Ruidoso Teacher's English Classes do "Really Well" on Greek History Exam
Ninety seven percent of students who took Ms. Orr’s English II classes this year miraculously passed a Greek history section in an exam administered by the administration in an administrative fashion last Friday. The exam itself was another random addition to the battery of standardized tests demanded of Ruidoso High School students in order to graduate. Of all students taking the tests, those in Orr’s class consistently scored higher than their peers on all things Greek.
The test was comprised of four sections, including Geometry, English, Science, and Greek History. There were no statistically significant differences between students of various grades and teachers, with the exception of the Orr factor. Average test scores on the Greek section were 65% for Ruidoso High School students, compared to 98.3% for Orr’s English II students, puzzling experts.
Of her students, 93% could identify the difference between Sophocles and Pericles, compared to just 28% in the school average. Ruidoso High School students were 73% likely to be able to point out the Greeks came from Greece, with all of Ms. Orr’s students succeeding in this area. Students in Orr’s English classes also scored well on the English portions, incidentally.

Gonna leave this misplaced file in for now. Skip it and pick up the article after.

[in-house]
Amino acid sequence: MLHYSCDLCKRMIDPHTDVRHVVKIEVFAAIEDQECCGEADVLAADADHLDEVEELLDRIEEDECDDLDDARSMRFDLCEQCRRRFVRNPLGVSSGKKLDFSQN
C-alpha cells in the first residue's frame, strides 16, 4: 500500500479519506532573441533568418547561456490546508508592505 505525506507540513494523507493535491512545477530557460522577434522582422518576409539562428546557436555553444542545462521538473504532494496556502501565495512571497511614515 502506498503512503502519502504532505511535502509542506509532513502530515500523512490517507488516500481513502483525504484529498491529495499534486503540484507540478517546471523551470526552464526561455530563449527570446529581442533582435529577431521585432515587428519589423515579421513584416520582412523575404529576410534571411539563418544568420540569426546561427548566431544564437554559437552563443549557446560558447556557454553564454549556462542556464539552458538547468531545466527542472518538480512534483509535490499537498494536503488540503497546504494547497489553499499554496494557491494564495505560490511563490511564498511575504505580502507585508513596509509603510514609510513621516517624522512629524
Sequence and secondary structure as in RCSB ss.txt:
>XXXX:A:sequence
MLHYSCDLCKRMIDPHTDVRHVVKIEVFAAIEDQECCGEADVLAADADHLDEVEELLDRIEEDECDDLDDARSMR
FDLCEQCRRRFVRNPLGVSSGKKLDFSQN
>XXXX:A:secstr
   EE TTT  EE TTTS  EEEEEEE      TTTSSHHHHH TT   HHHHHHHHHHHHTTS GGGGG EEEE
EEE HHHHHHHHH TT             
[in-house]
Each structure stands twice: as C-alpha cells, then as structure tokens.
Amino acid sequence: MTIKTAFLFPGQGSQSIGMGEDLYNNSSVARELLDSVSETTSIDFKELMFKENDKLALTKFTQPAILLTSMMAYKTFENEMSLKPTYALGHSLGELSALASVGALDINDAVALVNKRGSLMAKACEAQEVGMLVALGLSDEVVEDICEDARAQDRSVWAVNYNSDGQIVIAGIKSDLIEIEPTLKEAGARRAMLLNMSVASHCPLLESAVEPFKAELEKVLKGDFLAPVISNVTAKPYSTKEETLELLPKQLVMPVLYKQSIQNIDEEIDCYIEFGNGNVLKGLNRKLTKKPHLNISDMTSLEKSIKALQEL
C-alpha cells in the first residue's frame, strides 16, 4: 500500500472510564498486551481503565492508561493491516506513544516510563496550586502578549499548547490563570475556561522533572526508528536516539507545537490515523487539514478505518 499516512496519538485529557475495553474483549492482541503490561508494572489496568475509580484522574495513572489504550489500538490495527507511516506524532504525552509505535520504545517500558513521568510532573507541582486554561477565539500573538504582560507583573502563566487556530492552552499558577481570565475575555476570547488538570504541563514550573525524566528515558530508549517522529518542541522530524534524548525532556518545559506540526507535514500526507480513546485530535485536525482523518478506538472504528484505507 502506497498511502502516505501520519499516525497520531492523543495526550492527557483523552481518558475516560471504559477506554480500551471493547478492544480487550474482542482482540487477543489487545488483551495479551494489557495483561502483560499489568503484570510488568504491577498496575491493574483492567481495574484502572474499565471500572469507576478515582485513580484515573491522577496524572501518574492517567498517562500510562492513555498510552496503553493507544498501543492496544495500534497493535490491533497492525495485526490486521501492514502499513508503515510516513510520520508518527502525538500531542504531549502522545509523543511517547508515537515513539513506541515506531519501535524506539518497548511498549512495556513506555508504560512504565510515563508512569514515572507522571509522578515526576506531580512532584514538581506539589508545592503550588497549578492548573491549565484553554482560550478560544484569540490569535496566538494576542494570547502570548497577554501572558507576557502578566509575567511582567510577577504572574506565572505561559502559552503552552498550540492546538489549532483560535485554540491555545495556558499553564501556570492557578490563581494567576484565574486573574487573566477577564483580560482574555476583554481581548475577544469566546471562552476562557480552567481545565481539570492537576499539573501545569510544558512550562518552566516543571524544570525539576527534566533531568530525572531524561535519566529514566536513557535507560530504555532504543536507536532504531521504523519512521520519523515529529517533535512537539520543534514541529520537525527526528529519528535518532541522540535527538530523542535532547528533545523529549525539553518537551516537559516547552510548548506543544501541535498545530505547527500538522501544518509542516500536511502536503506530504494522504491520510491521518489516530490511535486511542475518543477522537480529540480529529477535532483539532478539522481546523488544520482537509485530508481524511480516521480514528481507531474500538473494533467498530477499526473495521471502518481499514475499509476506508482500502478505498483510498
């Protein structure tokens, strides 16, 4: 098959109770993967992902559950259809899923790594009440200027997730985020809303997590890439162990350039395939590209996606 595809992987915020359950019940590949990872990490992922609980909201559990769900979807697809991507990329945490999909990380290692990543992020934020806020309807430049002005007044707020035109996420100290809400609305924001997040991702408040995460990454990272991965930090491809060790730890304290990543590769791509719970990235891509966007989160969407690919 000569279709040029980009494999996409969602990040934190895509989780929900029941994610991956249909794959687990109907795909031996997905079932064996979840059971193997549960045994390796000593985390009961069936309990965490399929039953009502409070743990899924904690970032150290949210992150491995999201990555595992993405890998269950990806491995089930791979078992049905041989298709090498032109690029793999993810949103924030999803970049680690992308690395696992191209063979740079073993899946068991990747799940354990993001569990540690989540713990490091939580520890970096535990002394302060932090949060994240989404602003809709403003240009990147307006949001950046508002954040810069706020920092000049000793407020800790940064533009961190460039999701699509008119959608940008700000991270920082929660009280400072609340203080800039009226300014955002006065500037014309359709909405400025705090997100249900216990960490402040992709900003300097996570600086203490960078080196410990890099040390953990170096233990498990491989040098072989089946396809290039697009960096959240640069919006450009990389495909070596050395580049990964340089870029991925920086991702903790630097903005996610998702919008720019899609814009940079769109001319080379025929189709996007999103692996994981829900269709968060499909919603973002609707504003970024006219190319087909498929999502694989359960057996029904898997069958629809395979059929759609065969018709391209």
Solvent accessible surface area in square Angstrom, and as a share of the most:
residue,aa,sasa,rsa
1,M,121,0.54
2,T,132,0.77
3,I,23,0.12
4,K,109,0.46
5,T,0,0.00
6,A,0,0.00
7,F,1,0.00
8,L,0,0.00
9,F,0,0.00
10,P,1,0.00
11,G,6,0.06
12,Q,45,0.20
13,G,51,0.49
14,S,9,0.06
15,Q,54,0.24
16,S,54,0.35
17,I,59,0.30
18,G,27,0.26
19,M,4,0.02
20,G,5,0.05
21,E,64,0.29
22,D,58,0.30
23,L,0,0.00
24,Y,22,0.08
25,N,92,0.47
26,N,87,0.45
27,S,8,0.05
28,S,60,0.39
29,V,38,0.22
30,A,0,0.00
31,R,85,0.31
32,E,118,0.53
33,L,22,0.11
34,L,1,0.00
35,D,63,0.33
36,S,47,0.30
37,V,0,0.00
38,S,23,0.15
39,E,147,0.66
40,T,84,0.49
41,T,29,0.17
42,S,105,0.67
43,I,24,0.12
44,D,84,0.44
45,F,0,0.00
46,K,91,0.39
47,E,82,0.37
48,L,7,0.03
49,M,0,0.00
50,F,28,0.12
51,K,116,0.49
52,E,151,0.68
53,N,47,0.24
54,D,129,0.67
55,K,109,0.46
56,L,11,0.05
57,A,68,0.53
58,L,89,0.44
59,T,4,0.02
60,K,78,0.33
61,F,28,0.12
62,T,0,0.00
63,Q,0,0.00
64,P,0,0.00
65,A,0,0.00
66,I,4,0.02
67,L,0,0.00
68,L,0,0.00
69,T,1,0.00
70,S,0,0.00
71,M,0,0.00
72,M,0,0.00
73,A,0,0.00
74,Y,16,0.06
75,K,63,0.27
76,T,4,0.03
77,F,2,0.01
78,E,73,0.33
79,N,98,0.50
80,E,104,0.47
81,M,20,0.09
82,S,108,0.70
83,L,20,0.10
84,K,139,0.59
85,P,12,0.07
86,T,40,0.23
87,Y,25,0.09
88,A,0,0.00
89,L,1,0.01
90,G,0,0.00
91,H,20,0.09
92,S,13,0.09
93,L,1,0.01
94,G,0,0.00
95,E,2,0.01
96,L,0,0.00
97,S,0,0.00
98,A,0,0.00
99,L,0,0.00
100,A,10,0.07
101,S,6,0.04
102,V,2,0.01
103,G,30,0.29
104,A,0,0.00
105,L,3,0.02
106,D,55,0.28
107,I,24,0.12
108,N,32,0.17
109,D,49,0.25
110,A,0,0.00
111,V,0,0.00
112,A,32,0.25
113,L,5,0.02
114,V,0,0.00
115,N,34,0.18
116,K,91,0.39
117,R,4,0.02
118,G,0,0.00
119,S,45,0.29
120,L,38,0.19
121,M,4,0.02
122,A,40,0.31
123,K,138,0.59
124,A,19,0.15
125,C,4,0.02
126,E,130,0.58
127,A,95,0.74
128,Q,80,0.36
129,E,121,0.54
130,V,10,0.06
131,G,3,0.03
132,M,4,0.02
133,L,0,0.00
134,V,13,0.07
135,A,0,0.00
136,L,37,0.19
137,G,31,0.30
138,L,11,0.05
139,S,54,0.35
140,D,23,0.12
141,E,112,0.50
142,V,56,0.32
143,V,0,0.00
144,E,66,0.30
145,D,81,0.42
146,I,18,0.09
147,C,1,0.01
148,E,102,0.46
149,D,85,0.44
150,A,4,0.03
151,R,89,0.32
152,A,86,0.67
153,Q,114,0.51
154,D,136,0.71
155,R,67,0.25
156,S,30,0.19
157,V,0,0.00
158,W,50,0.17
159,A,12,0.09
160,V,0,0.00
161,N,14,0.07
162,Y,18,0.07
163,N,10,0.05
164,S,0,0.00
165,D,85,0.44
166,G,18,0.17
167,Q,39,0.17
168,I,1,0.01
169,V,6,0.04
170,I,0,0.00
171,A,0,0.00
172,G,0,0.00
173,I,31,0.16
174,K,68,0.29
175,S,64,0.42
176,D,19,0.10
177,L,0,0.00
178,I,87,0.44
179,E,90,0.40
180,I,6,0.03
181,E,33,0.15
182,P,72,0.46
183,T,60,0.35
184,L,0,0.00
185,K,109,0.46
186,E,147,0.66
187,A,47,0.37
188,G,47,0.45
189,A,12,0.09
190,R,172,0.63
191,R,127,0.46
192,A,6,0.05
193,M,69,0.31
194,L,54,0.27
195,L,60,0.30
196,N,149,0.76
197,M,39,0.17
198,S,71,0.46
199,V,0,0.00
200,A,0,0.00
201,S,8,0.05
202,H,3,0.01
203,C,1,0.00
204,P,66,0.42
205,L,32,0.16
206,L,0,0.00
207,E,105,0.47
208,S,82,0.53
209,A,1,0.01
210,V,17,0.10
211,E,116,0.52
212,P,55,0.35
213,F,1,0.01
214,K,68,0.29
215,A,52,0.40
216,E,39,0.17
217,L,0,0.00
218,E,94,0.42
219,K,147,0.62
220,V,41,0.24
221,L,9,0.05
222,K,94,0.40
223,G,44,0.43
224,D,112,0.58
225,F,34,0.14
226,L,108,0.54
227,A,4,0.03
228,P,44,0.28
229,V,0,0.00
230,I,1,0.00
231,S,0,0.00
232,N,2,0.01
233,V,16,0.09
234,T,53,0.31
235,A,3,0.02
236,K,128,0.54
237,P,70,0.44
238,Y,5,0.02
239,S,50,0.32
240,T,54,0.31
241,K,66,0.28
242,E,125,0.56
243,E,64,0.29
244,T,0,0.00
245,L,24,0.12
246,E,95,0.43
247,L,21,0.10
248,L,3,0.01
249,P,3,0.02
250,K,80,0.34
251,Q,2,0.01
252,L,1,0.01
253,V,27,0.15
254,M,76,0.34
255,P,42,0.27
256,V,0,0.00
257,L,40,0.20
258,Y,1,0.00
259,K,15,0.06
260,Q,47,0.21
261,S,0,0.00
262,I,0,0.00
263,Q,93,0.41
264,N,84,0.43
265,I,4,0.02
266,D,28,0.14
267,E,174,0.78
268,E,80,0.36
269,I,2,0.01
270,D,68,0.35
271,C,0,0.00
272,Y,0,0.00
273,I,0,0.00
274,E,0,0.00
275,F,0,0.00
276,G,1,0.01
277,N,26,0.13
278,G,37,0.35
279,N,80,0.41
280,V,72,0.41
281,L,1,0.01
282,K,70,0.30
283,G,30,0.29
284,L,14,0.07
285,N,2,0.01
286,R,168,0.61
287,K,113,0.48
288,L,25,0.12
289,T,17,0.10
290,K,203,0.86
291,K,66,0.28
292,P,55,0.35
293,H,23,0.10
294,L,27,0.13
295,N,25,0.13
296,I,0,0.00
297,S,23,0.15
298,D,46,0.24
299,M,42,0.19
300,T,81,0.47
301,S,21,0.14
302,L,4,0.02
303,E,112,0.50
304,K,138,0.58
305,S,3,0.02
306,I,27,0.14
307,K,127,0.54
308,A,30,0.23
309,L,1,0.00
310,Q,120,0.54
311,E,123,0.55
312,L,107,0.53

There is no known reason for this statistical peculiarity. When asked what she thought of the occurrence, Orr replied, “Well isn’t that interesting?” without going in to further detail. The administration had originally written it off as chance, while cynics blamed Diogenes.
A student in Ms. Orr’s class, speaking on the condition of anonymity for no apparent reason, said, “When you’re in her class, you just pick up a lot of Greek. In between reading chapters from A Tale of Two Cities, I also somehow managed to learn Socrates was poisoned by hemlock and I can now speak the ancient language fluently.”
Another student noted, “After learning English from her, I really wish the school offered a Greek history class. Ms. Orr would be the perfect teacher for it.”
A third student chimed in, “The Riodoso High School administration
would be insane not to have Ms. Orr teach it.” In light of these
test scores, the school plans on developing the class for the 2005-2006
school year, and increasing Ms. Orr’s salary to entice her into